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Hoarding of Products Hasn’t Eased Despite Hopeful Signs

By Nicolas Rontanini

Everyone has been hoping to see an end to the pandemic. However, this hope seems to be getting further and further out of reach, with Covid cases still being reported. As such, a return to the anxiety and stress associated with pandemic could occur. We’ve already seen such behavior, with a return to hoarding.

Many retail stores assumed the notion of “bulk-buying” (buying more at a time) would dwindle following the initial panic of the pandemic in spring 2020. However, the opposite has since proven true as many Americans have continued to bulk buy various items, according to the “Wall Street Journal.” People who lived through the pandemic and experienced the supply shortages that accompanied it likely want to avoid a repeat performance.

According to Information Resources, Inc. (IRI), a research firm that tracks household goods and their consumption, results showed an increase of the average annual sales growth by food and beverage volume by 3 percent in 2020-’21, compared to 0.5 percent 10 years prior. The “Wall Street Journal” reported people stocking up on items like pancake mixes, macaroni and cheese and frozen meals. Consumers are also buying larger volumes of products, with product volume up 2.1 percent than the average size back in 2019, like with large-size pot pies from Conagra seeing an increase in sales.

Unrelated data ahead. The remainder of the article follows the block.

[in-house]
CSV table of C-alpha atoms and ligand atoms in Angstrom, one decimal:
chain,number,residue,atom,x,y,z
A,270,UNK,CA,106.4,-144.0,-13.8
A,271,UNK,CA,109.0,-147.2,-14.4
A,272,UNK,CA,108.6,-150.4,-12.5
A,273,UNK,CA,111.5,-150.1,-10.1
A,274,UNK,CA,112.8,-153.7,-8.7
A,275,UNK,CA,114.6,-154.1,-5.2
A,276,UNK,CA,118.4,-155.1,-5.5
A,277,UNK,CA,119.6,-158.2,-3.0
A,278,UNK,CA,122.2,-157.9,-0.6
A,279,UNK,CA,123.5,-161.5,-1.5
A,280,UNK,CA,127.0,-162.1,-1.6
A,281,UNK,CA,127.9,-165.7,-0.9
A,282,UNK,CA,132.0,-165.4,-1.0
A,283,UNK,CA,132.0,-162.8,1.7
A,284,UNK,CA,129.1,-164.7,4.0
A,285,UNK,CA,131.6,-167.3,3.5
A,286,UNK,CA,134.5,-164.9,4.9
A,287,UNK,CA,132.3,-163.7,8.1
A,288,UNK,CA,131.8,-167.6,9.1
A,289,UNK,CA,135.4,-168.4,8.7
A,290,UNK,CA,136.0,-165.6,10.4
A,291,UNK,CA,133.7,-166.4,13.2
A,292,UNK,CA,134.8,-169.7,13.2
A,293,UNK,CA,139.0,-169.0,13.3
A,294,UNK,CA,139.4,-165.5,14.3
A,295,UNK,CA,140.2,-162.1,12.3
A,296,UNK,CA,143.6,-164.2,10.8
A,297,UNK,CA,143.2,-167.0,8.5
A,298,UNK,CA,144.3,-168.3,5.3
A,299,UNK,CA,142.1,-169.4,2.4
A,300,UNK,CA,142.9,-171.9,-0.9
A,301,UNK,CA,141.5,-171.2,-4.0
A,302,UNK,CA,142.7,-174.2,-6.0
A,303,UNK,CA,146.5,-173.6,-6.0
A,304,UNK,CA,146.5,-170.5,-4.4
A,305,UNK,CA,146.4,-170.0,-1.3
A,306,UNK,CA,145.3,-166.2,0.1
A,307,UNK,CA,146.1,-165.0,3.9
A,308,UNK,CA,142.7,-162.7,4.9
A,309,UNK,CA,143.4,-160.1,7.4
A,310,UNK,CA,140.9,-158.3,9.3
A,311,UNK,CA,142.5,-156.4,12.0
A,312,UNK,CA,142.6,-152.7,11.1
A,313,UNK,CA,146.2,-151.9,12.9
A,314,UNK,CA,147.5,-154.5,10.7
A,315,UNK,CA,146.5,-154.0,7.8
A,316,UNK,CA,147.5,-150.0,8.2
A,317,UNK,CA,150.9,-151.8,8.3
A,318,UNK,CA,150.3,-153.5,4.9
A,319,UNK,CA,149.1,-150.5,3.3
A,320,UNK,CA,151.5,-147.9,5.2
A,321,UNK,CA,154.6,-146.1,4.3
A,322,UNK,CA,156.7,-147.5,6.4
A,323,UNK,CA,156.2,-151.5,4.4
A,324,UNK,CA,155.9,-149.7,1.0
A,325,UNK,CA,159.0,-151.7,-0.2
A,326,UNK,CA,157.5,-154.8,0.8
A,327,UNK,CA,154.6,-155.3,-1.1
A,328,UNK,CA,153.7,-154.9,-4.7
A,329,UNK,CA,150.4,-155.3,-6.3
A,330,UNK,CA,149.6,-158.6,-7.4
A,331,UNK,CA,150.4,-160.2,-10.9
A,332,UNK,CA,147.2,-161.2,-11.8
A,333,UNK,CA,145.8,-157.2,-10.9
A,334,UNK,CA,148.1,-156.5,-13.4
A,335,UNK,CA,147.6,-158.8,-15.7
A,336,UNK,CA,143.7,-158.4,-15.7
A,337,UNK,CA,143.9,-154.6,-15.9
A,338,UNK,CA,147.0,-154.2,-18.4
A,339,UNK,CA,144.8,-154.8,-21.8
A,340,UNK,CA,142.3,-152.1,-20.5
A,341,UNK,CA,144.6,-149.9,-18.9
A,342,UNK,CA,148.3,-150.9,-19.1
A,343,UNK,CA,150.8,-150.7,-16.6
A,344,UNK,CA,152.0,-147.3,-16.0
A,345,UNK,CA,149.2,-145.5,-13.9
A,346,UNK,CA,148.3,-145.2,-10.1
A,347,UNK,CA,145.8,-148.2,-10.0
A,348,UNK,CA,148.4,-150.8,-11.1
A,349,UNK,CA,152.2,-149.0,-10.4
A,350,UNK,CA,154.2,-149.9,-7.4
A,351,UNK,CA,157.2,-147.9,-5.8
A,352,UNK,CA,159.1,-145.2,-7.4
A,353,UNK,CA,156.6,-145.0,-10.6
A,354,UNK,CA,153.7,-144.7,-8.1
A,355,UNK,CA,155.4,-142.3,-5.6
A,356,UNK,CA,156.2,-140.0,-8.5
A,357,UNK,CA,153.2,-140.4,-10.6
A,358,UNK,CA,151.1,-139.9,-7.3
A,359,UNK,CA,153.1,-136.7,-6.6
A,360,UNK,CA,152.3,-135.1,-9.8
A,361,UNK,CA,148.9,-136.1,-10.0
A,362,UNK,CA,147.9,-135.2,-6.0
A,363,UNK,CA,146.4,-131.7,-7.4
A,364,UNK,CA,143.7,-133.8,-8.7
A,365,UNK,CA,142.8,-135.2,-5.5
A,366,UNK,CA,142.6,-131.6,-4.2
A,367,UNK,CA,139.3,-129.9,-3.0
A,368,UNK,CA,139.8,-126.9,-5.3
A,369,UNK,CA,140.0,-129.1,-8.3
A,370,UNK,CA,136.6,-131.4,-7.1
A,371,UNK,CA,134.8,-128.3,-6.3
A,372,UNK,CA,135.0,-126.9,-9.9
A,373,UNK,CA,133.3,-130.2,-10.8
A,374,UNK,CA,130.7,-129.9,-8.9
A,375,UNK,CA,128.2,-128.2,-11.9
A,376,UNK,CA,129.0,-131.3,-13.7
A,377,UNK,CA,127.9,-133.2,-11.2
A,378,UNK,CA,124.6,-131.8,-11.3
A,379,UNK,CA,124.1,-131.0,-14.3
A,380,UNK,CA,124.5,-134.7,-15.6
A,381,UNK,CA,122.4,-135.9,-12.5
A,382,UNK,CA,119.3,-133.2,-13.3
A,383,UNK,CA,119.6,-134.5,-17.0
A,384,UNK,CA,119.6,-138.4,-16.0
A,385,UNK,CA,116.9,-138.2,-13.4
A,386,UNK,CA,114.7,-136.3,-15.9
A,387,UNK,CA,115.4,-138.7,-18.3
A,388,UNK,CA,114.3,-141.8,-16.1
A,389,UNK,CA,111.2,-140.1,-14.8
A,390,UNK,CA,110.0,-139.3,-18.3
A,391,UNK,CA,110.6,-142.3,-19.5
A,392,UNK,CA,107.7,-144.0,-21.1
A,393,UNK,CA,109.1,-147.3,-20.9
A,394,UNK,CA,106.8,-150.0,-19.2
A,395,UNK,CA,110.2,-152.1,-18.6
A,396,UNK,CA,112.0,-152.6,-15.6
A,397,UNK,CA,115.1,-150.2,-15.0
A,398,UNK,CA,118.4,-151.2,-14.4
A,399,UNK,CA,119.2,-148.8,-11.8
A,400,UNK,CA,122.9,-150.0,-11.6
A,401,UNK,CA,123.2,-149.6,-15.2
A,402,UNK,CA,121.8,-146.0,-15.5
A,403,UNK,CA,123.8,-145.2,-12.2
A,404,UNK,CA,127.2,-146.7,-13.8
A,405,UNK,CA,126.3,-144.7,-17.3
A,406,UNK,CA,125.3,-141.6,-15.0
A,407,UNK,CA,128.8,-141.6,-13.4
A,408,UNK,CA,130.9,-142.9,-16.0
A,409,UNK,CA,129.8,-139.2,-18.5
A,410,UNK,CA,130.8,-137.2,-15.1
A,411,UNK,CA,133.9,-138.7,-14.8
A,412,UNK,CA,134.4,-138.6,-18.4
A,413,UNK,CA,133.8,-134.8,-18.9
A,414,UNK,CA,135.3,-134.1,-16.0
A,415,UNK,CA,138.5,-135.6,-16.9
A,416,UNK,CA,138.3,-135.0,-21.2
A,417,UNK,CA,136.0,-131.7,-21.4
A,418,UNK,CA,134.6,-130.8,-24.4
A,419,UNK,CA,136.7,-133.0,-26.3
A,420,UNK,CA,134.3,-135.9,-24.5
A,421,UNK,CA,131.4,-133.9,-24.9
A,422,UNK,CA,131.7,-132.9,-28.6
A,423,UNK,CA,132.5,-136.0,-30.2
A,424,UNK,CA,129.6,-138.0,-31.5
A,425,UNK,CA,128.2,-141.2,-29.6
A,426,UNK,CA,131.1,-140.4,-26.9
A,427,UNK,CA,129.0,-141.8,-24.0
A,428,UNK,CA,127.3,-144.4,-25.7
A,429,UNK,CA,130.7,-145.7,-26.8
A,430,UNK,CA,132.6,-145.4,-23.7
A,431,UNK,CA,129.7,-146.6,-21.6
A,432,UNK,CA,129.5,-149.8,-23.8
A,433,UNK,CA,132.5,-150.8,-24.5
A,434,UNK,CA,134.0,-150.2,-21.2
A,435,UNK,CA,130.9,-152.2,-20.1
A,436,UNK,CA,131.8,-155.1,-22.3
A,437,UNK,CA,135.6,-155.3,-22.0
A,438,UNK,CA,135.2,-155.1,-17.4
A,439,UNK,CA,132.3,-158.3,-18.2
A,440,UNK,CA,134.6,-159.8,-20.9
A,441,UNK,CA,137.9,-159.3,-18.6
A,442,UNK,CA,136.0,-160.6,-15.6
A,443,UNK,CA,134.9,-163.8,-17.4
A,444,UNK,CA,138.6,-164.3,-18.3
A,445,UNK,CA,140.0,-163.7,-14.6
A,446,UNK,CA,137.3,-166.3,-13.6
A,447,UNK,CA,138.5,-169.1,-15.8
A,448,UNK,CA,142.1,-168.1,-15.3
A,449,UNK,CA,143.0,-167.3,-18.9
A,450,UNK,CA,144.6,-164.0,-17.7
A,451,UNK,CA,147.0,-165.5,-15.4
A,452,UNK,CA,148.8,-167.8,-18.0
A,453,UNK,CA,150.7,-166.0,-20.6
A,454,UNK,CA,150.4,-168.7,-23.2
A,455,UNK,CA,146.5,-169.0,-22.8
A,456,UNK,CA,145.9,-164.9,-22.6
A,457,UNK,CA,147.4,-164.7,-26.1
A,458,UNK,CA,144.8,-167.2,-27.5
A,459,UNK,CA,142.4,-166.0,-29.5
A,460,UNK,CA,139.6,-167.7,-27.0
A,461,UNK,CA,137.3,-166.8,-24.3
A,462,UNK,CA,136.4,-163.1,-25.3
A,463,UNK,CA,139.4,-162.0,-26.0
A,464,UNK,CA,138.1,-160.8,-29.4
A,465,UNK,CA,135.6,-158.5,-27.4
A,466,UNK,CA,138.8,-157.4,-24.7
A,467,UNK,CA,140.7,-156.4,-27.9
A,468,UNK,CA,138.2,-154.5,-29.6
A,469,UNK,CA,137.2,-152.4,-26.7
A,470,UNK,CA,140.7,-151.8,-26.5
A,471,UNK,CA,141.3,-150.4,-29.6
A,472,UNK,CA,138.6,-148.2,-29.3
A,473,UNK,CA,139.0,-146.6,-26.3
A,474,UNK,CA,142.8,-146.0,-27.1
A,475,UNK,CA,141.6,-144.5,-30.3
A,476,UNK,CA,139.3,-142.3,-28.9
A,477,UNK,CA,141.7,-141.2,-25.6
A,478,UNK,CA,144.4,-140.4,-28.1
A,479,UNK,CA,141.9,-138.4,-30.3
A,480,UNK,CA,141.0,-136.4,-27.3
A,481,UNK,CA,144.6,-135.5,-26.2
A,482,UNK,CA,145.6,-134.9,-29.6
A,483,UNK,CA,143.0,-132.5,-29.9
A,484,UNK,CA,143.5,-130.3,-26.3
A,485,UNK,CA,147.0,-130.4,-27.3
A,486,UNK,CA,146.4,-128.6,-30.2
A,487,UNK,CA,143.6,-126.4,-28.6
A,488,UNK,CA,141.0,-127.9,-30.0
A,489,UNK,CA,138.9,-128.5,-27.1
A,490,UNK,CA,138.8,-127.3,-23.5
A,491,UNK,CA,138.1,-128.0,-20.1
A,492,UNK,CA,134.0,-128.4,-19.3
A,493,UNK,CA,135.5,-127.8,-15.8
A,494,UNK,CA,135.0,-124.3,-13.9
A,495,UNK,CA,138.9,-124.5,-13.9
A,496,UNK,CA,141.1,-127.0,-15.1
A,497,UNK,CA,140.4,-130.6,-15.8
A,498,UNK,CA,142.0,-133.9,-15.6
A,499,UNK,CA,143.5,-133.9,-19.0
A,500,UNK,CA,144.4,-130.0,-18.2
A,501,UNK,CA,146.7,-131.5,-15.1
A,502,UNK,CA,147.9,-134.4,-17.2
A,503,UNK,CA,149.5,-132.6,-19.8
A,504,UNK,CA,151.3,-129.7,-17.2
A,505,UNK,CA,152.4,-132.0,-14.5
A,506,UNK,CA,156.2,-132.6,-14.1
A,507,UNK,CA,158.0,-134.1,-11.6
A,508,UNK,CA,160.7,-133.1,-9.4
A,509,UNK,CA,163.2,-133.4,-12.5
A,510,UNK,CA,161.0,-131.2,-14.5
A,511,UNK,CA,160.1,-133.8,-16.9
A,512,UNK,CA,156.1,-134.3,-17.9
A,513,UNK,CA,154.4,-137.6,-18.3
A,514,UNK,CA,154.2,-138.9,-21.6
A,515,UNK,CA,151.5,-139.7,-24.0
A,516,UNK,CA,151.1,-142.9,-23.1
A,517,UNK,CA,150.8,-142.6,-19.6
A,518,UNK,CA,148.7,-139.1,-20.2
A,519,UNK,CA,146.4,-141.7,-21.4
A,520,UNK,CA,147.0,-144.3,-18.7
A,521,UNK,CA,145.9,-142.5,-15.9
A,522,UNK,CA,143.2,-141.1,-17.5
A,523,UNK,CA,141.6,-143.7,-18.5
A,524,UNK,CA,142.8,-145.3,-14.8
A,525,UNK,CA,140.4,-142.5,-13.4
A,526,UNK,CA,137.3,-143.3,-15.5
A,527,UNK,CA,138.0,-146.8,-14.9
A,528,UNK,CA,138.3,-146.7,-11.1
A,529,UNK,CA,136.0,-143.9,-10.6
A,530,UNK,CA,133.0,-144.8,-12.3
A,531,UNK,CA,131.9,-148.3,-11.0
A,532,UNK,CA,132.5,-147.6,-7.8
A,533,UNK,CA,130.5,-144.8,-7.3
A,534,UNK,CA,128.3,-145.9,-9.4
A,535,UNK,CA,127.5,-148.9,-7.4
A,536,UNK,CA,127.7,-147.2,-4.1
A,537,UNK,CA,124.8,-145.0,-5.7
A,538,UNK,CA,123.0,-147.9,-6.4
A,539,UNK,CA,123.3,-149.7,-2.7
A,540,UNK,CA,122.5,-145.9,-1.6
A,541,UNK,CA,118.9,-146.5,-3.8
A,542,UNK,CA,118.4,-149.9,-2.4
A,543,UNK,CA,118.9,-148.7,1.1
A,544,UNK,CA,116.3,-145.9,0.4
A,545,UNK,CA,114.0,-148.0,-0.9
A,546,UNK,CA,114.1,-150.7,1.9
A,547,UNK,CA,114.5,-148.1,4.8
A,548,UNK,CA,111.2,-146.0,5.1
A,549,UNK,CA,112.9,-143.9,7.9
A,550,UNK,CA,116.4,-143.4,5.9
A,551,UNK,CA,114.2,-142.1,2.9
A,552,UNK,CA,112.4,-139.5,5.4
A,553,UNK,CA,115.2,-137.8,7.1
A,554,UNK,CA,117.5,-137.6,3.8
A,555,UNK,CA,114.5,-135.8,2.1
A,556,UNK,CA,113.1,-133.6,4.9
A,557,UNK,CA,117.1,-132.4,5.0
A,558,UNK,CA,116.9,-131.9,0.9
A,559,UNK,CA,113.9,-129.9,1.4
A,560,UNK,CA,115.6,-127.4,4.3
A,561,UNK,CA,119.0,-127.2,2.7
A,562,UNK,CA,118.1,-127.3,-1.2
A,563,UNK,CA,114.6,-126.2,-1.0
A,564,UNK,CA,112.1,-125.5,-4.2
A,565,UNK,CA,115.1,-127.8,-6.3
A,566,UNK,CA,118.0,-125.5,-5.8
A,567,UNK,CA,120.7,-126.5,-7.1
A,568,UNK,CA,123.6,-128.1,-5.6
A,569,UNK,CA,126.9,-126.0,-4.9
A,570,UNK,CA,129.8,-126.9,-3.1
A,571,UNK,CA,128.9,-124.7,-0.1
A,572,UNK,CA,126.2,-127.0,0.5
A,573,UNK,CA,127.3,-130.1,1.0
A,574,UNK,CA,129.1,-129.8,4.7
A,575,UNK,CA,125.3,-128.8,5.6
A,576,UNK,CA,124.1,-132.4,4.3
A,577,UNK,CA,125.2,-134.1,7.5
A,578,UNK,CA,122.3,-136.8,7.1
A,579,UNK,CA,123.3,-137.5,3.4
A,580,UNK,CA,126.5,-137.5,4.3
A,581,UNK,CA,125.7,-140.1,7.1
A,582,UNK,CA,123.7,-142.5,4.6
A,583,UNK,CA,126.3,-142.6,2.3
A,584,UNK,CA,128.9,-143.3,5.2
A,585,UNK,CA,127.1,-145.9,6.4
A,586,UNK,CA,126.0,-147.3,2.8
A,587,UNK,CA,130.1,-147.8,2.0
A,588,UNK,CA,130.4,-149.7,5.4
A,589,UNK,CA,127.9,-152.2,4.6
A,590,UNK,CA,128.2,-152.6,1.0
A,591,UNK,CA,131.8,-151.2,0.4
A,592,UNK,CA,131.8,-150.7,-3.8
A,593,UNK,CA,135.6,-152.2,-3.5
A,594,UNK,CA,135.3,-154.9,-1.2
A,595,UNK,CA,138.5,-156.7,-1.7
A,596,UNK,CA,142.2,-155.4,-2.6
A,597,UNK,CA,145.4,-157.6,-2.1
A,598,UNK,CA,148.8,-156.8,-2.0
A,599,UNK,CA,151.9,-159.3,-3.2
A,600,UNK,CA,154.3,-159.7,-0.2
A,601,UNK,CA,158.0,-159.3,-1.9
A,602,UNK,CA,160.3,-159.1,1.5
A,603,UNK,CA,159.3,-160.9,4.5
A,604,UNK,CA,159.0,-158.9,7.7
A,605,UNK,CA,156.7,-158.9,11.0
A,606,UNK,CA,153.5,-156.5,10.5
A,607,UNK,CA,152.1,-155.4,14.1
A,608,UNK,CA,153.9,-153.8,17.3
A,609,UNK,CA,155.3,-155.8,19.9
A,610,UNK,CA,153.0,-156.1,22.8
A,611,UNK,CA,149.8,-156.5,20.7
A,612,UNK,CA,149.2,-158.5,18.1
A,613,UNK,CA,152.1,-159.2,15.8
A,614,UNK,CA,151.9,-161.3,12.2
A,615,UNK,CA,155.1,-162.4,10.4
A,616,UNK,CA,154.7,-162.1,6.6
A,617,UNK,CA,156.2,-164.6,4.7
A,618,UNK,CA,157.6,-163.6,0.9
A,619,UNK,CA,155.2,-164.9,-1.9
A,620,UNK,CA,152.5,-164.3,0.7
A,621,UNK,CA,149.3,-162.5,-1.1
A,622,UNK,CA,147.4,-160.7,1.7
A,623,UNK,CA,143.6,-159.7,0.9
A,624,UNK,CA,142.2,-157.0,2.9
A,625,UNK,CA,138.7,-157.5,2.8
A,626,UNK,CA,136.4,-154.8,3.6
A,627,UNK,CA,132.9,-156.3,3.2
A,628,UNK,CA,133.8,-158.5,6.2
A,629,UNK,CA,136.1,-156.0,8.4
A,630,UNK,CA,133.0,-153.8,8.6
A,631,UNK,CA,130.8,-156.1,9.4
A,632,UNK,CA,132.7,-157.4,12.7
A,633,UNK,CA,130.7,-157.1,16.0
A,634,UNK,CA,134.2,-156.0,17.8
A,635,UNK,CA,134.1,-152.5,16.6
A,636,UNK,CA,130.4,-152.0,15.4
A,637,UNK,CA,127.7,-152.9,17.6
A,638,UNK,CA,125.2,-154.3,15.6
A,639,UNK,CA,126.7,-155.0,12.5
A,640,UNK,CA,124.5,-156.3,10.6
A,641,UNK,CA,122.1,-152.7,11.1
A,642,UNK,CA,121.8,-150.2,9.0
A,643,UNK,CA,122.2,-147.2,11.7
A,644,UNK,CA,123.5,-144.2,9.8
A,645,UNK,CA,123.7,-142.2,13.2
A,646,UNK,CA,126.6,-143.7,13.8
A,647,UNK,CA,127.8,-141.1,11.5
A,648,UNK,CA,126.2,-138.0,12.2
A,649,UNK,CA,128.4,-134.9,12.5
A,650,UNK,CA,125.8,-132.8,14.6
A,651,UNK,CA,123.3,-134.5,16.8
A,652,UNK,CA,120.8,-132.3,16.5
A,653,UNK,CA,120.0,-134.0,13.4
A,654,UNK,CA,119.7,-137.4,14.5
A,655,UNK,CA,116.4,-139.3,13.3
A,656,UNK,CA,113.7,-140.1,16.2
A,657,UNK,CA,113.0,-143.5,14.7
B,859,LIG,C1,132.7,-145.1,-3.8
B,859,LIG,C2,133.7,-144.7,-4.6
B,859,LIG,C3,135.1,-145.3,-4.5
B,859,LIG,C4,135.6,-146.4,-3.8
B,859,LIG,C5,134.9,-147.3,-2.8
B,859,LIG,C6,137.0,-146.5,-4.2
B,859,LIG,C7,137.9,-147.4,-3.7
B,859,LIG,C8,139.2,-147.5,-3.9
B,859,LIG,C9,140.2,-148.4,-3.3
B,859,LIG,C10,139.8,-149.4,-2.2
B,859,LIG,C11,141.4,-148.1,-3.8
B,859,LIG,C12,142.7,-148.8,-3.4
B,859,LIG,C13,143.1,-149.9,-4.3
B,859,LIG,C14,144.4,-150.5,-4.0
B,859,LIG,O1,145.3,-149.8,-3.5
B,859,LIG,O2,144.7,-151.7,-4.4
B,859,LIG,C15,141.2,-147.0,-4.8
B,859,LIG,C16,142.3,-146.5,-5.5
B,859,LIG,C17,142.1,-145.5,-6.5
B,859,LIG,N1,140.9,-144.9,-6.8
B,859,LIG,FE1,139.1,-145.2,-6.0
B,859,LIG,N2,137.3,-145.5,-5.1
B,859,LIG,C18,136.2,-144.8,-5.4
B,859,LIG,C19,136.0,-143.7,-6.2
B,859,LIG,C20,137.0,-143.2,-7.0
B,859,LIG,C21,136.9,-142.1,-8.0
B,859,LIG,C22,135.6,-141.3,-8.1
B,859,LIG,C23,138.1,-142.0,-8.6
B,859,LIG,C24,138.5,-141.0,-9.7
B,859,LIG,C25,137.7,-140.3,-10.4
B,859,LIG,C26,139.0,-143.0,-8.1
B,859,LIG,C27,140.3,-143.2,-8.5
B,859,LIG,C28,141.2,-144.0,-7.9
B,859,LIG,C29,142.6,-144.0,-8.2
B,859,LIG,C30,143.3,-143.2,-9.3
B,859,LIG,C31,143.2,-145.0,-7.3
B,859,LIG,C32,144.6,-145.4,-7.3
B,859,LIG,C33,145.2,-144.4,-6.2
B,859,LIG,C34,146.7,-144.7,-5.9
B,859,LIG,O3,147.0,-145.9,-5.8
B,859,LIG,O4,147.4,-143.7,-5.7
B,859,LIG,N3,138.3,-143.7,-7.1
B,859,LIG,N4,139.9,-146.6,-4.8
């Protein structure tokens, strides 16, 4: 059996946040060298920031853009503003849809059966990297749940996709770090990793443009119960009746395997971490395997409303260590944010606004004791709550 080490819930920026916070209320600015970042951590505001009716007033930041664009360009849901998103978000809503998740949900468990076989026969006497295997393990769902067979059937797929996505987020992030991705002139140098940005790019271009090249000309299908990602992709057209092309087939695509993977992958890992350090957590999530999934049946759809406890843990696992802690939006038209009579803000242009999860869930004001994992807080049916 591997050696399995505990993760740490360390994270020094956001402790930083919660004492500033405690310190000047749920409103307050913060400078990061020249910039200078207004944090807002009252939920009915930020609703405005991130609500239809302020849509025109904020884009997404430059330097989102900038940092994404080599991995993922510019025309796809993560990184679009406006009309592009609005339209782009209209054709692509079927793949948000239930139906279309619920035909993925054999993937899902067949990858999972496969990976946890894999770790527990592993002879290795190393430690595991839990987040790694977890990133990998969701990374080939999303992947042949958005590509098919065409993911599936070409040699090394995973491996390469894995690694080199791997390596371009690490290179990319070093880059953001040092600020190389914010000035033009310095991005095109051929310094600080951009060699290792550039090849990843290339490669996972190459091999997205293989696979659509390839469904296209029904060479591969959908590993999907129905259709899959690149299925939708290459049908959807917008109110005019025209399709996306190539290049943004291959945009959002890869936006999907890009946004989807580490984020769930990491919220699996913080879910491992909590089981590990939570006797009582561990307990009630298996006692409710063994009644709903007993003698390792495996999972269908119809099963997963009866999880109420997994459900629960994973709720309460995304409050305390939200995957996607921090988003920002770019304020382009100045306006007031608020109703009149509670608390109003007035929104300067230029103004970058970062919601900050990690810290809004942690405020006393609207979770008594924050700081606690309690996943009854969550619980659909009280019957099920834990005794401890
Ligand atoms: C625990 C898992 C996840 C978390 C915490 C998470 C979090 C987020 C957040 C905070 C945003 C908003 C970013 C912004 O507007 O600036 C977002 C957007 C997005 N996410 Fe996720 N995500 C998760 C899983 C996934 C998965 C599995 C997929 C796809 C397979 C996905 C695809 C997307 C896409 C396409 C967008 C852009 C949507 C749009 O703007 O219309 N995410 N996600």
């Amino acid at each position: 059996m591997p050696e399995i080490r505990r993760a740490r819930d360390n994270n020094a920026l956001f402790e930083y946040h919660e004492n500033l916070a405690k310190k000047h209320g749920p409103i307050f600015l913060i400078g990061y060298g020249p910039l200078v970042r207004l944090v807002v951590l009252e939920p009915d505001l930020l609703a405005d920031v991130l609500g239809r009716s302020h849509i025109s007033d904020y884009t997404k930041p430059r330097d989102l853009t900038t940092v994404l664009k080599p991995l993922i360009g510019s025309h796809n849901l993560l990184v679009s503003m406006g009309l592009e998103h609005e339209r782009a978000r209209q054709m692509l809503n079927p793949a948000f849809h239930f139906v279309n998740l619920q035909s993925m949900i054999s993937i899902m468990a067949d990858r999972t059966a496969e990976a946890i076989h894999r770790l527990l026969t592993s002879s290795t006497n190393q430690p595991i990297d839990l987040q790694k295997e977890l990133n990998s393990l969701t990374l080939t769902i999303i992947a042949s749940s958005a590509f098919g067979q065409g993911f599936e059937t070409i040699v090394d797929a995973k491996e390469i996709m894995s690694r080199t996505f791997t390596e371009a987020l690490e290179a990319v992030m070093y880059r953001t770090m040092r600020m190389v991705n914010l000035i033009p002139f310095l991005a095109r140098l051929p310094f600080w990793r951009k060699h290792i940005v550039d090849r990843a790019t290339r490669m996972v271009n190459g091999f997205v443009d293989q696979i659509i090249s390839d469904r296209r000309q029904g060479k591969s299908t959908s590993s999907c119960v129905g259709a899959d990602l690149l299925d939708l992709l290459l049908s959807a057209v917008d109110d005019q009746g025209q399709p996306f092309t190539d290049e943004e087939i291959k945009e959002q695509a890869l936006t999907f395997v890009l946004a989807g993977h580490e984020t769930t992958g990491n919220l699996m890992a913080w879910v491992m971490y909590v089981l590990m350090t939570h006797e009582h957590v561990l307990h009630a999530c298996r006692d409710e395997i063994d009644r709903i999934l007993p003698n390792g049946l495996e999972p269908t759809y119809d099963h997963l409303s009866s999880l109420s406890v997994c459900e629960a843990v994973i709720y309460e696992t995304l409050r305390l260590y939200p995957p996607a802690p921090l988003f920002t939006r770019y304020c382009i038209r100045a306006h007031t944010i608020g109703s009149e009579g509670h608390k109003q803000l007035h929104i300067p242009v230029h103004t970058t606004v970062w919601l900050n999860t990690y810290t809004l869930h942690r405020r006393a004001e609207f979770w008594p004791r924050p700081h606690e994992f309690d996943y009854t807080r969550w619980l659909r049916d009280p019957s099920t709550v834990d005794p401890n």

Hoarding leaves fewer items in shelves.

Why are people still bulk buying products? With the recent omicron variant, people have returned to the problems they saw during the onset of the virus. The variant caused a shortage of supplies, seen with a decrease of items in stock, to about 85 percent compared with the 93-95 percent before the pandemic, according to the IRI.

I understand why people are buying products in bulk. Everyone was caught off guard when the virus first hit, not being able to even visit the supermarket to shop, and they likely want to ensure they are prepared. Spending more at one time, and conversely eating more at home, can actually be less expensive going forward, stated by an article in the “Wall Street Journal.”

As such, storage apparatuses have doubled, like sales of chest freezers rising to $1.714 million, and refrigerators to $2.8 million, according to data from the Association of Home Appliance Manufacturers.

This is an extremely uncertain time, this much is true. However, there is something we gained that we lacked before the pandemic, and that’s the benefit of hindsight. We know how to get through another pandemic should it be necessary, which leads us to a difficult question: will we need to?

In these times, it’s easy to see the worst-case scenario, as if the pandemic will never end. I myself can attest to that. Especially as mask mandates begin to roll back. However, there are promising signs. Dr. Anthony Fauci has said that at this time, booster shots should protect against severe illness, making a specific vaccine for omicron unnecessary. The Pfizer anti-Covid pill also prevents severe illness, and should guard against the omicron variant as well, according to the “Washington Post.”

Bulk buying food items to stock up - photo from Flickr.

While things look bleak, and hoarding might be the best conceivable option, it’s important to stop and notice that there is hope.

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